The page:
No, not the one in the mid-1960s with the Beatles and the Dave Clark Five.
The one that arrived nearly a decade earlier, when British TV shows began to appear on American Television.
Shows like The Adventures of William Tell and The Buccaneers, both produced for the ITV network and syndicated in the United States (in 1958 and 1956 respectively).
But the forerunner for this invasion came from Sapphire Film’s successful 4-year run of The Adventures of Robin Hood, which aired on CBS from 1955 to 1960, and thereafter in syndication.
This was the first of succession of successful series commissioned by media mogul Lew Grade for international distributorship. Others that would follow included Roger Moore’s The Saint, Patrick McGoohan’s Danger Man (aka Secret Agent) and The Prisoner, and The Muppets.
Starring Richard Greene, the 143 episodes were well budgeted and shot like a movie, on 35mm film.
Although first signed at the age of 20 in 1938 by 20th Century Fox as their answer to MGM’s matinee idol Robert Taylor, Greene’s rising star faltered when WWII broke out and he left Hollywood to serve in the 27th Lancers where he was commissioned and promoted to Captain in 1944.
Greene received good notices after the war (including in Forever Amber in 1947), but his career never caught fire. By the early 1950s and after a series of disappointing swashbuckling roles, his finances were in shambles.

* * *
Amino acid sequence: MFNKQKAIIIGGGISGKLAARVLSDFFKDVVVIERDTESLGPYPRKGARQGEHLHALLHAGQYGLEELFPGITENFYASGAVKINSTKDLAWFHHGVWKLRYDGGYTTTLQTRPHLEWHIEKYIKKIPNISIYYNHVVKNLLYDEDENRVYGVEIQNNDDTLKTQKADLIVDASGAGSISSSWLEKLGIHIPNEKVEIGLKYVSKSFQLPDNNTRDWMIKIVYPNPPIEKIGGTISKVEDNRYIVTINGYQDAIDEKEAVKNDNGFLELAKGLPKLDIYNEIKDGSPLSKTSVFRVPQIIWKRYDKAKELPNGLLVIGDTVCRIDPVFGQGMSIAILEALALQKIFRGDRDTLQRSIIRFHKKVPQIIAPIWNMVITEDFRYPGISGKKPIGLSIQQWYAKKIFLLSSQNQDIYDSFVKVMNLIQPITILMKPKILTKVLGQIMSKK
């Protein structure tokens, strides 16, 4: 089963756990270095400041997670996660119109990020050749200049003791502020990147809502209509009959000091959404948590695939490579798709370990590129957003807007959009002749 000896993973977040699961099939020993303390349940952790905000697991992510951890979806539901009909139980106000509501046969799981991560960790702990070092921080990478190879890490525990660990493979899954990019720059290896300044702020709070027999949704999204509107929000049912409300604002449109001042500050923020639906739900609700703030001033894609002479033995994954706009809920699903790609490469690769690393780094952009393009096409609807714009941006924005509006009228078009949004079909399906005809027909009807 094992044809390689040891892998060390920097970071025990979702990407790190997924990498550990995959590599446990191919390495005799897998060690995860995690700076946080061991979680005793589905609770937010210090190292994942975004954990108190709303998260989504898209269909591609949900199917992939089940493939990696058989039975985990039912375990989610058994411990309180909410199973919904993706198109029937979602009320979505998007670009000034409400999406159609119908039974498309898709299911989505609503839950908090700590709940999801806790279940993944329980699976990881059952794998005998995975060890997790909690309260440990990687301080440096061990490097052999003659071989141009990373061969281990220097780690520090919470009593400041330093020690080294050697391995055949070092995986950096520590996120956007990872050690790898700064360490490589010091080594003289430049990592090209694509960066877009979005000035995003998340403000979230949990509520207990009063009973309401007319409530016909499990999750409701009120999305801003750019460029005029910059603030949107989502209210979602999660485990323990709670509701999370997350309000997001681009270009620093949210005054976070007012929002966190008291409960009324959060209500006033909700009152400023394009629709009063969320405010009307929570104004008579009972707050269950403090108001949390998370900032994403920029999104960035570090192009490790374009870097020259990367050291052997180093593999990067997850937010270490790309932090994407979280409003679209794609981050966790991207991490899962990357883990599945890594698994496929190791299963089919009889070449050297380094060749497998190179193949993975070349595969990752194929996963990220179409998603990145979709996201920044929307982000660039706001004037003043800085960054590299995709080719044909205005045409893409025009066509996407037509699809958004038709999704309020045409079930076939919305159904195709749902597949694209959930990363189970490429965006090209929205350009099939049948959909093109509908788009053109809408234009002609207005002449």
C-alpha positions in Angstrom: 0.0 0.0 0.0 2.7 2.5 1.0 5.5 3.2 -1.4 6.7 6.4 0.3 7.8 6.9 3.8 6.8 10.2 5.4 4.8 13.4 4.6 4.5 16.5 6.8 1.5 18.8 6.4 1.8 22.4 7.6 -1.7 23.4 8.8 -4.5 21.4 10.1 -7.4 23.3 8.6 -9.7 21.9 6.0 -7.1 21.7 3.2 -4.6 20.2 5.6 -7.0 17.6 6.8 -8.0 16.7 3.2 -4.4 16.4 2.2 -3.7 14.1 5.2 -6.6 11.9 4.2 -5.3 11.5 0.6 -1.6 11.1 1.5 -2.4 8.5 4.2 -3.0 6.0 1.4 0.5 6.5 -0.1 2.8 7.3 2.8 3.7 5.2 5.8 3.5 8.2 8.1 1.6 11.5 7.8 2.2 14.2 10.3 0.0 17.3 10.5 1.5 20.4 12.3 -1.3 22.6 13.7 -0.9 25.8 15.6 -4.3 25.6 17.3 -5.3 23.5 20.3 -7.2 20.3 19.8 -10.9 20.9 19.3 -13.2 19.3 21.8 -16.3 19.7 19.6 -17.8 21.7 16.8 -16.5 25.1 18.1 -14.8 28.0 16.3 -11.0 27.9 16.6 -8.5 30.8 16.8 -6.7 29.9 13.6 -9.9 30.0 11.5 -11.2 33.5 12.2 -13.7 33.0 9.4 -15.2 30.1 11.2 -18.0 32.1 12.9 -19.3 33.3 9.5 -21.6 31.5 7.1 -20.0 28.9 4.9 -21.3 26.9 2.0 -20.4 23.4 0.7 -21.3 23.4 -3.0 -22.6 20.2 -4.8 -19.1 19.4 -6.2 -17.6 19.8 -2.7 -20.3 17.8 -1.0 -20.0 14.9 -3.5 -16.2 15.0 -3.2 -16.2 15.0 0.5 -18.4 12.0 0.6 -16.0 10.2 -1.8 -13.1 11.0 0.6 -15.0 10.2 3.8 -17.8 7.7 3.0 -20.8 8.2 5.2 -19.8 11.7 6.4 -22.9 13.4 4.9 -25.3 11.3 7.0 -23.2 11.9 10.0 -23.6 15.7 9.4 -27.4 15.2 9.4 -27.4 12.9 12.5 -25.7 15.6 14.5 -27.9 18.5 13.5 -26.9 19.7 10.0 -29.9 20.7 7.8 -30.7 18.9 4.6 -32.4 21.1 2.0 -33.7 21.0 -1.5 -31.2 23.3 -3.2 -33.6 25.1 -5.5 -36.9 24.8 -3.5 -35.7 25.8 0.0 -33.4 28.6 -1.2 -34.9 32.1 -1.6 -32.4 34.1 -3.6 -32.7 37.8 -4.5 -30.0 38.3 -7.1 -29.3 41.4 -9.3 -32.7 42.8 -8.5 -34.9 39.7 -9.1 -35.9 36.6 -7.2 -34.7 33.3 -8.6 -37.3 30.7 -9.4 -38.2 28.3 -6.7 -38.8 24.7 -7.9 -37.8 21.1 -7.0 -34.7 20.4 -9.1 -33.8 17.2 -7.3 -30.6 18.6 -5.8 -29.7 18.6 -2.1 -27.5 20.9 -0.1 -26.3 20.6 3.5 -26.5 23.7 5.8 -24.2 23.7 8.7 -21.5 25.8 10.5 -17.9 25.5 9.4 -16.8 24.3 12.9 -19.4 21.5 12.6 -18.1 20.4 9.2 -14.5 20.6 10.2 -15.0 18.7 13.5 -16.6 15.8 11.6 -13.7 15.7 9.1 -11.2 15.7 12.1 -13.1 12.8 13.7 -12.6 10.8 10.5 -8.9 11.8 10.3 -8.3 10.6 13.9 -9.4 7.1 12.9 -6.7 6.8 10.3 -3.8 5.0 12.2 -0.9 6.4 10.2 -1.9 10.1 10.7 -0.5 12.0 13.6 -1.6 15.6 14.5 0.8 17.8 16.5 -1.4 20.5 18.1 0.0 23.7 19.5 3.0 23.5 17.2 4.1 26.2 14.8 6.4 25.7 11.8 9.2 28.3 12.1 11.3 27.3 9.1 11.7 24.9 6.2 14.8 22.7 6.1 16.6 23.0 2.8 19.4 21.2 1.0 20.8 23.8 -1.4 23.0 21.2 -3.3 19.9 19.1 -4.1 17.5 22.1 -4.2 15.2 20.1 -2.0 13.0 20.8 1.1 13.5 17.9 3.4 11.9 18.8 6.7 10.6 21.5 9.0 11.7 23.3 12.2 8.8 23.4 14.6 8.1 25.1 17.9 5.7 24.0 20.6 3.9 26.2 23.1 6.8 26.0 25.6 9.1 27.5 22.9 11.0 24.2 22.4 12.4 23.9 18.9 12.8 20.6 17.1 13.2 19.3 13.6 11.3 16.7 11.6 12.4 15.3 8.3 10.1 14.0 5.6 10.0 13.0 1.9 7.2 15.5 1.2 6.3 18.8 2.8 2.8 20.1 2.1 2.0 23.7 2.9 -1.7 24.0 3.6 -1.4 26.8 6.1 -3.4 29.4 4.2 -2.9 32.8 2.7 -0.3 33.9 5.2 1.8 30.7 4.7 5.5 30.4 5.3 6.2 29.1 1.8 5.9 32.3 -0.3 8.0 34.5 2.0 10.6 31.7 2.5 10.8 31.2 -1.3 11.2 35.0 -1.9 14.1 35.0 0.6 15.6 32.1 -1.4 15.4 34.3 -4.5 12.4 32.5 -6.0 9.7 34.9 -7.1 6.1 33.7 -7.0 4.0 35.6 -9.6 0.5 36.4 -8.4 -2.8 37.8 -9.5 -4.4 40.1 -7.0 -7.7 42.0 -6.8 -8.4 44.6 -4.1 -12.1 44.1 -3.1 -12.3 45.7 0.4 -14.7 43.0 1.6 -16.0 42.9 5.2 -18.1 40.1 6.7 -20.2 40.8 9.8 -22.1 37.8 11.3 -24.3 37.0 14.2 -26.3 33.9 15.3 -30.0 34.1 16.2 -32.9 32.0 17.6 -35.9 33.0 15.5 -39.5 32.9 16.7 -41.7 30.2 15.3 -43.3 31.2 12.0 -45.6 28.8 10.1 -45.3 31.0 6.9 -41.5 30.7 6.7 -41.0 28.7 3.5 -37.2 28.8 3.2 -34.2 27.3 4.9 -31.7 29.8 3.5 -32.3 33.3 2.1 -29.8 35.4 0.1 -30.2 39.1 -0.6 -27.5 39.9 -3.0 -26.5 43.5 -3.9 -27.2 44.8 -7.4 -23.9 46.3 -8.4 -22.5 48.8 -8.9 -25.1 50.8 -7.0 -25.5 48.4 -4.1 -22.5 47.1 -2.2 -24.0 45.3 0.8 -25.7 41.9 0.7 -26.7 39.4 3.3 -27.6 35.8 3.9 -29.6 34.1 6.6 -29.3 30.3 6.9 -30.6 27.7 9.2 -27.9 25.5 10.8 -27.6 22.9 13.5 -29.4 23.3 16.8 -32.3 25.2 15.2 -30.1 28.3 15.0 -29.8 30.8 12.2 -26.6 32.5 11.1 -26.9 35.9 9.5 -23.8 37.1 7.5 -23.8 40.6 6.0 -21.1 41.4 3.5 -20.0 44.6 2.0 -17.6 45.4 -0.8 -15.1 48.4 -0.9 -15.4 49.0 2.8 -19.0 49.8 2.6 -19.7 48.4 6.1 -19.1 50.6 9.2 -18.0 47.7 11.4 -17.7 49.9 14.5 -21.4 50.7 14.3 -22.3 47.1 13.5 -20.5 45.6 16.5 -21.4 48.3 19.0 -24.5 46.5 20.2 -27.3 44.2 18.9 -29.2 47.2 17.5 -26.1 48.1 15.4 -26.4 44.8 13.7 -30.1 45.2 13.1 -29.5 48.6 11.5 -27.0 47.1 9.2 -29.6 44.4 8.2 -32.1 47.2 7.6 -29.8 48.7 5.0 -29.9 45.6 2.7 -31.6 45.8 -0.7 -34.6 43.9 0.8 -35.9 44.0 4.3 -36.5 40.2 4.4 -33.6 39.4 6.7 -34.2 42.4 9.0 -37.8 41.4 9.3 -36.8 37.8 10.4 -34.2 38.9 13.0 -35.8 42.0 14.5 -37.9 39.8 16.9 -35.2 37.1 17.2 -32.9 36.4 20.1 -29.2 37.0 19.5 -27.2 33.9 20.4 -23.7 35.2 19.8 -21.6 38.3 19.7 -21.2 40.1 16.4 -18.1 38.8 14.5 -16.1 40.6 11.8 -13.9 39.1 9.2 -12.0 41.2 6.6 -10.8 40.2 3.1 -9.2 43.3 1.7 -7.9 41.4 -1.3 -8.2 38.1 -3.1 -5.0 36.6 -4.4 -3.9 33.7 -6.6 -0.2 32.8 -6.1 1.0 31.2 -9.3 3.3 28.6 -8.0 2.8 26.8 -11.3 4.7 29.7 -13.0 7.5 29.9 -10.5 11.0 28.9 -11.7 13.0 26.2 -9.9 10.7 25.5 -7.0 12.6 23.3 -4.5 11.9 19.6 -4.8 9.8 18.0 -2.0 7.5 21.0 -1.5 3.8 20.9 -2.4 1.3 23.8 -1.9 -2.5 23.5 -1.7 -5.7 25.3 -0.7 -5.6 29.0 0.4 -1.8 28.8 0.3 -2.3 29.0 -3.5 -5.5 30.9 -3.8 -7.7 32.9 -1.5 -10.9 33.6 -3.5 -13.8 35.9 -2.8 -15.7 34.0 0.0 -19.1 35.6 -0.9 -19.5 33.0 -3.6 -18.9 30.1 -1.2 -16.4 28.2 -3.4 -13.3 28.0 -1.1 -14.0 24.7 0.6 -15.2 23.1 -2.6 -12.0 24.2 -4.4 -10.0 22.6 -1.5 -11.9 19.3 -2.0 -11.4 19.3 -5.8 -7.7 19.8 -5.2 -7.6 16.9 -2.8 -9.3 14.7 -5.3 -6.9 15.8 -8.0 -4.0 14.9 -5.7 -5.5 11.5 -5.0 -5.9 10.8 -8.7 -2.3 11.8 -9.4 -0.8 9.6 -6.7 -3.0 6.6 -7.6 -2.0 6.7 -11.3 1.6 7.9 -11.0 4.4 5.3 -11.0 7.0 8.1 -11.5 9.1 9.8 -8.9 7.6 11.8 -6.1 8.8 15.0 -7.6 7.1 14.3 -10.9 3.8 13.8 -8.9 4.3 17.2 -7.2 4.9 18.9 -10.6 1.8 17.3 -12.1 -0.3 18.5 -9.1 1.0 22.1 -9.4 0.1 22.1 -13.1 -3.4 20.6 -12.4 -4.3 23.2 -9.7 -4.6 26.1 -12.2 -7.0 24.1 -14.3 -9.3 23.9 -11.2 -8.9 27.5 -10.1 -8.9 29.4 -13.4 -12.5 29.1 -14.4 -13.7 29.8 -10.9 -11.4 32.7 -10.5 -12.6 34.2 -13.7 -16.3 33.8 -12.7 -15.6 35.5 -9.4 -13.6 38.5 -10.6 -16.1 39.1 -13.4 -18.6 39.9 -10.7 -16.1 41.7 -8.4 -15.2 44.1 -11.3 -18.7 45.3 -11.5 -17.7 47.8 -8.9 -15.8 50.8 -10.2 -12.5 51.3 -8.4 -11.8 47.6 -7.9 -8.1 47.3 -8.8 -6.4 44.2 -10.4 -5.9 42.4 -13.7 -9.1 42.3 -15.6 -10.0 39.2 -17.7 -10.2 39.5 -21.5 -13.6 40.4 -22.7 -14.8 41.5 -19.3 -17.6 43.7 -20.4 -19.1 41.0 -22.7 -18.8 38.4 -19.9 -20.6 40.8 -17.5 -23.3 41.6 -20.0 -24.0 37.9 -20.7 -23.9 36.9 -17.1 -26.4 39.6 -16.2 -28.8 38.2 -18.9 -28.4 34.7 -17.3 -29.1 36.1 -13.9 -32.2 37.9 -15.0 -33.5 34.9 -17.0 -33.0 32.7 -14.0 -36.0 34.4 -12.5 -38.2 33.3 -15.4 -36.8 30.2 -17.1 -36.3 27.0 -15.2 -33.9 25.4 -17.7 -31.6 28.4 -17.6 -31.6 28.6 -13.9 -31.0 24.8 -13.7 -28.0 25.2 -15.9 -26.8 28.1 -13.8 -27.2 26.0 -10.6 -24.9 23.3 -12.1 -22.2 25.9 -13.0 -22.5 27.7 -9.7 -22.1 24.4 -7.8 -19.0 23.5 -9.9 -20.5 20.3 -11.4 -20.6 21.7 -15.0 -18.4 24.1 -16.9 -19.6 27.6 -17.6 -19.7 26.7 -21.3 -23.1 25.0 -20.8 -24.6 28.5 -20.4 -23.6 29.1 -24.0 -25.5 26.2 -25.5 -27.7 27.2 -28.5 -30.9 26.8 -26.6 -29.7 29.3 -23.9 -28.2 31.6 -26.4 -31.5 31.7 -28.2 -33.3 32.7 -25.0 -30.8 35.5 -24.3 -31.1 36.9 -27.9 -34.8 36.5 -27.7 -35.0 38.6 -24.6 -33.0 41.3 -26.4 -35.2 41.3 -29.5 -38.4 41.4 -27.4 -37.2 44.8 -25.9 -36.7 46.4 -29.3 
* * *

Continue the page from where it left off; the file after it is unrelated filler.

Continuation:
He was therefore convinced to take on the role of Robin Hood, and in short order the series was big hit.
While he would appear occasionally in other shows during the 1960s and 1970s, he would never again approach the kind of success he had during those four years of wearing green tights.
Greene died in 1985 of cardiac arrest.
While Greene was undeniably the star of the show, he was joined by an ensemble cast which included:
- Alan Wheatley as the Sheriff of Nottingham.
- Archie Duncan as Little John. Duncan was already well known to TV audiences for playing Inspector Lestrade in 1954 series Sherlock Holmes (see Sherlock Holmes On The Small Screen)
- Bernadette O'Farrell (years 1&2) and Patricia Driscoll (years 3&4) both played Maid Marian.
- Alexander Gauge played Friar Tuck.
- Richard Coleman played Alan-a-Dale who went on to star in a pair of British Sitcoms in the 1970s (And Mother Makes Three, And Mother Makes Five).
- Donald Pleasence, Hubert Gregg, and Brian Haines all played Prince John at one time or another.
And guest stars who either were, or would become, familiar to US audiences included Robert Shaw, Edward Mulhare, Leo McKern and Michael Caine.
Scripts were often penned by blacklisted writers from the United States, caught up in McCarthyism, who used pseudonyms to stay under the radar.
While based on a fictional character, the show’s producers took pains to try to make each episode true to the times in which it took place. They utilized historians as consultants, and interwove bits of real history into the plots.
And perhaps most innovative of all, the show’s Art director Peter Proud put more than 140 set pieces (stairways, fireplaces, stone walls, entrance halls . . . even fake trees) on wheels, and would mix and match them to quickly create new sets.
Although considered a `kids’ show back in the 1950s, it is well served by intelligent scripts, great art direction, and good production values. The shows hold up pretty well, more than 50 years after they were first shot.
The Internet Archive has roughly 60 half hour episodes freely available for download.
You can access them HERE:
For those of us who grew with television in the 1950s, returning to Sherwood Forrest is like going home again.
If you’ve got any `kid’ left in you at all, it’s well worth the journey.